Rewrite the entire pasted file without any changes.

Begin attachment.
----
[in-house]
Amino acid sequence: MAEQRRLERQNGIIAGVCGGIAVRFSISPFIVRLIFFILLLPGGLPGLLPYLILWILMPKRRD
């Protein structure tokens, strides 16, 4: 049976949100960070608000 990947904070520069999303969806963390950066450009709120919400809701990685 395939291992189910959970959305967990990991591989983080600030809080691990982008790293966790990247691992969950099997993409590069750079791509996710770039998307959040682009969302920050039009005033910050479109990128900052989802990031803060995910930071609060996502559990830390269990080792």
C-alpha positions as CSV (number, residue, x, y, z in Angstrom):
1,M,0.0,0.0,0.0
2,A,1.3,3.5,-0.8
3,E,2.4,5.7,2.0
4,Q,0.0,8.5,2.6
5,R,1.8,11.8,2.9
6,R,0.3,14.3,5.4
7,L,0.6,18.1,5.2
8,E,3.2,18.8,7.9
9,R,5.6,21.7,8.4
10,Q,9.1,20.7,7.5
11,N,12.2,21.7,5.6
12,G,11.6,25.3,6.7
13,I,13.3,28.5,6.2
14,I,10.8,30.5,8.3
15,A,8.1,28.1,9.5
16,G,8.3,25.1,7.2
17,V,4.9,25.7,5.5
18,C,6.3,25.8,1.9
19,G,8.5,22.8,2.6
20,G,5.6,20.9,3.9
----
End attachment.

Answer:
[in-house]
Amino acid sequence: MAEQRRLERQNGIIAGVCGGIAVRFSISPFIVRLIFFILLLPGGLPGLLPYLILWILMPKRRD
């Protein structure tokens, strides 16, 4: 049976949100960070608000 990947904070520069999303969806963390950066450009709120919400809701990685 395939291992189910959970959305967990990991591989983080600030809080691990982008790293966790990247691992969950099997993409590069750079791509996710770039998307959040682009969302920050039009005033910050479109990128900052989802990031803060995910930071609060996502559990830390269990080792």
C-alpha positions as CSV (number, residue, x, y, z in Angstrom):
1,M,0.0,0.0,0.0
2,A,1.3,3.5,-0.8
3,E,2.4,5.7,2.0
4,Q,0.0,8.5,2.6
5,R,1.8,11.8,2.9
6,R,0.3,14.3,5.4
7,L,0.6,18.1,5.2
8,E,3.2,18.8,7.9
9,R,5.6,21.7,8.4
10,Q,9.1,20.7,7.5
11,N,12.2,21.7,5.6
12,G,11.6,25.3,6.7
13,I,13.3,28.5,6.2
14,I,10.8,30.5,8.3
15,A,8.1,28.1,9.5
16,G,8.3,25.1,7.2
17,V,4.9,25.7,5.5
18,C,6.3,25.8,1.9
19,G,8.5,22.8,2.6
20,G,5.6,20.9,3.9